Government strengthens capacity to tackle illegal gun trade
The government is bolstering its capacity to intercept the trafficking of guns and ammunition into the country, as well as implementing a more robust legislative framework to punish those who engage in the illicit trade.
Addressing the ‘Let’s Connect with Ambassador Marks’ virtual discussion session on Thursday, Deputy Prime Minister and Minister of National Security, Dr. Horace Chang, said strengthening the legislative framework is critical in addressing the issue of crime in the country.
Eighty per cent of homicides are committed with firearms.
“We are in the process of having a new Firearms Act, which will increase the penalty for not only illegal possession and use of firearms [but] also trading and manufacturing. We are looking at a number of other pieces of legislation, so we can have a more robust legislative framework in dealing with crime,” Chang said.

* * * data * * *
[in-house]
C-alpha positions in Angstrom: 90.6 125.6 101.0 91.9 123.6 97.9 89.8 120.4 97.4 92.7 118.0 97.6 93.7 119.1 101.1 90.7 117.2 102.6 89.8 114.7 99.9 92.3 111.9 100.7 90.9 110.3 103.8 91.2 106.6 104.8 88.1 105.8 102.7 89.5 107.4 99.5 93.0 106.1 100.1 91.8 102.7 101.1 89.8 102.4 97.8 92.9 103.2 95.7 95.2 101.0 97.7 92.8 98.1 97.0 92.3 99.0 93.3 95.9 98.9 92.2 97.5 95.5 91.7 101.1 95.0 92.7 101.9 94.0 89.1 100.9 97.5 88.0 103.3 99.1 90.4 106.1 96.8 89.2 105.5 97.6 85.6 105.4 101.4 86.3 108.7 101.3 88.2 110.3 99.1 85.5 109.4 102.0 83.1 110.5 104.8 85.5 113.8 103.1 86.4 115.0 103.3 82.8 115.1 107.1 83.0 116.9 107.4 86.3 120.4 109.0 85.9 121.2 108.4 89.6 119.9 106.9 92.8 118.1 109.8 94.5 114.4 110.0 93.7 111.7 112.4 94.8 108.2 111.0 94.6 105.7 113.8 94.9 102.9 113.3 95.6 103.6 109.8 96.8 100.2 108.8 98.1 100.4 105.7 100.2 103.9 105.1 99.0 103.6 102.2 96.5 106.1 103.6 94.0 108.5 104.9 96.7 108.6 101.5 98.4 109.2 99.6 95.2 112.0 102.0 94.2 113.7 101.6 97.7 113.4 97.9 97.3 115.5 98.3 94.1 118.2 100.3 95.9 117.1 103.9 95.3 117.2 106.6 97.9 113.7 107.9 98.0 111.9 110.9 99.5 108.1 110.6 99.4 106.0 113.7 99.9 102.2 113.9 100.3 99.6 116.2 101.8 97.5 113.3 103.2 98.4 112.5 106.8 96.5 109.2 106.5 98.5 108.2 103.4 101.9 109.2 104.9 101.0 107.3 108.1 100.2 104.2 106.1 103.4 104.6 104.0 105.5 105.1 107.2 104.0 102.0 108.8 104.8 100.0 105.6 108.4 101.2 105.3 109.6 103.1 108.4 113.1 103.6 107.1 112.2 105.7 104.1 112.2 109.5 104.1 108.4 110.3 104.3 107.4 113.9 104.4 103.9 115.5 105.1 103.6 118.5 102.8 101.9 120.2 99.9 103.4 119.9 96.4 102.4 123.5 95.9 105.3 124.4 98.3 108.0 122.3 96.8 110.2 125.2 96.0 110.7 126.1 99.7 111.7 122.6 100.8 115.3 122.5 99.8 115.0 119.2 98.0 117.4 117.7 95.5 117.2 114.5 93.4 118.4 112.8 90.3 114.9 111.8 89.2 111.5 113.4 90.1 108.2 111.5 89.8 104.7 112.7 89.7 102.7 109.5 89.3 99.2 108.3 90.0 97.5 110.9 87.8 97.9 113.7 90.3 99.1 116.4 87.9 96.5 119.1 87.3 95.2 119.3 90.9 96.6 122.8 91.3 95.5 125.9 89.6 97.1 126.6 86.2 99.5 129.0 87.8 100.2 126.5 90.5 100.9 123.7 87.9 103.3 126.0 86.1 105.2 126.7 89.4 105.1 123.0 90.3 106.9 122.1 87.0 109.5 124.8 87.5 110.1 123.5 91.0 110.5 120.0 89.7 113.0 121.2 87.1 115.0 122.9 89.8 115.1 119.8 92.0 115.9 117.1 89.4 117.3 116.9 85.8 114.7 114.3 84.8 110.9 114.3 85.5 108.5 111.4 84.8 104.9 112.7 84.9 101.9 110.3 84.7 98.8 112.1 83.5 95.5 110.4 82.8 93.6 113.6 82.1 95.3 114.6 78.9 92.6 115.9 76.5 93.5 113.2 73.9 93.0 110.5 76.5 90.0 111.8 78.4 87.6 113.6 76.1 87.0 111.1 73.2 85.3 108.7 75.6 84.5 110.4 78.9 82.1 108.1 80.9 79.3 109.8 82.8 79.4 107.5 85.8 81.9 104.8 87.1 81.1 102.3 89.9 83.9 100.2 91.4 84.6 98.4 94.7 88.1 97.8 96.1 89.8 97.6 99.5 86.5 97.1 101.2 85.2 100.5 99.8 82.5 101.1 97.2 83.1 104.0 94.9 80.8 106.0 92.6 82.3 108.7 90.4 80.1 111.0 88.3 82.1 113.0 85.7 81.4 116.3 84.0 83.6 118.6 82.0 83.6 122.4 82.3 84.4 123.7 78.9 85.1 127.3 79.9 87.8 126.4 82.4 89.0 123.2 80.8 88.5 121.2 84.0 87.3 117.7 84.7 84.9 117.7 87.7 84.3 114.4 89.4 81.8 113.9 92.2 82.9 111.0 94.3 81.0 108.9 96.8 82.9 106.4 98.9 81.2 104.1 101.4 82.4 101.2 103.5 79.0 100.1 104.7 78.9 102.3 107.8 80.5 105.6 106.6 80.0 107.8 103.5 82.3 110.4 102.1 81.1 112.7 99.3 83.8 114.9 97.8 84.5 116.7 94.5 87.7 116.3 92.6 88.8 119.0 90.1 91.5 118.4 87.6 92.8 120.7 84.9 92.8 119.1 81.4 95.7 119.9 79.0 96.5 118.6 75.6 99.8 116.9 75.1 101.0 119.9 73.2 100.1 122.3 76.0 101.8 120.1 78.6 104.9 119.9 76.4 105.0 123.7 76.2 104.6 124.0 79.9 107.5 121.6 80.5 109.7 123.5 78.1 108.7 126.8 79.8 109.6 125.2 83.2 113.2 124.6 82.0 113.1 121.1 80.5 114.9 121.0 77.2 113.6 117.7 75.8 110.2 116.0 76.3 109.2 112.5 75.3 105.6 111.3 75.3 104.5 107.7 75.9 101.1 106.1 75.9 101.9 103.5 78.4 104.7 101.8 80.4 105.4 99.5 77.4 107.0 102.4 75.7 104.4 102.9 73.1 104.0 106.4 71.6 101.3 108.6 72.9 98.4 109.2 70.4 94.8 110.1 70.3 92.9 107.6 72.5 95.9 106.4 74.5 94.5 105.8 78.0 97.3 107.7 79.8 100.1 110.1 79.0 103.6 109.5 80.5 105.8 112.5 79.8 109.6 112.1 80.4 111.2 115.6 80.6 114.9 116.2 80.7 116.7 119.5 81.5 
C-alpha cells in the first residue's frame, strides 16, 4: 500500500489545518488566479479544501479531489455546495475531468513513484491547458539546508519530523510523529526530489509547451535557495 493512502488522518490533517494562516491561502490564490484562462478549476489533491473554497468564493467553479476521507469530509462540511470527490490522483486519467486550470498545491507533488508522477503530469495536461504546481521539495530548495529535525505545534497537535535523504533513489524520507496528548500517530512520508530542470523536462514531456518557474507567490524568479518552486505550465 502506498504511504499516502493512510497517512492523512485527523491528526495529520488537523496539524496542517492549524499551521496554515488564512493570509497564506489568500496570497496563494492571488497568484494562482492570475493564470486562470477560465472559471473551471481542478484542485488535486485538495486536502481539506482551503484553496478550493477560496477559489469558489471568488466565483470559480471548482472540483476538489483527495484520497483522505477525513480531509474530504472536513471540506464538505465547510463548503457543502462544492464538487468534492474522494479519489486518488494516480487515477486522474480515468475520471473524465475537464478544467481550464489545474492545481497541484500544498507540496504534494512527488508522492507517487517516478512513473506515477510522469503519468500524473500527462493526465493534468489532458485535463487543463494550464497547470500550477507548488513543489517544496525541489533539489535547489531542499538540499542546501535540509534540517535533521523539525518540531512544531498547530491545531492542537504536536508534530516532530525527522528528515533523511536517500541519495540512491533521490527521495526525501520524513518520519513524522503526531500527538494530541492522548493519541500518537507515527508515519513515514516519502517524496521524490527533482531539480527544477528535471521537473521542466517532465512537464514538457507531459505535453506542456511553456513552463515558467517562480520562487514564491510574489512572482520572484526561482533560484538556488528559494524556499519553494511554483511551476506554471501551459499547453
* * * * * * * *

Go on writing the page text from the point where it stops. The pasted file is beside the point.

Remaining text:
The other priority pieces of legislation are The Criminal Administration (Suppression of Criminal Organisations) (Amendment) Act, The Immigration Restrictions (Commonwealth Citizens) (Amendment) Act, The Aliens (Amendment) Act, The Major Organised Crime and Anti-Corruption Agency (Investigation and Prosecution Procedures) Regulations, and Amendment to the Corrections Act.
Chang said that the acquisition of critical pieces of equipment has been paramount in disrupting the guns-for-drugs trade.
He informed that the Coast Guard, which is tasked with the maintenance of law and order in Jamaica’s maritime domain, has been retooled.
“We have acquired three ocean-going vessels and a marine patrol aircraft, which is very effective in intercepting the boats out there,” he said, noting that a coastal radar is to be installed.
Meanwhile, Chang said that the positive engagement of boys and young men is critical in steering them away from criminal activities.
“We are deeply concerned about the continuing recruitability of our young boys and we are going to ensure that we introduce programmes to engage them positively from early on and correct some of the problems, even at the infancy stage, to prevent the continued replenishment of the gangs,” he said.
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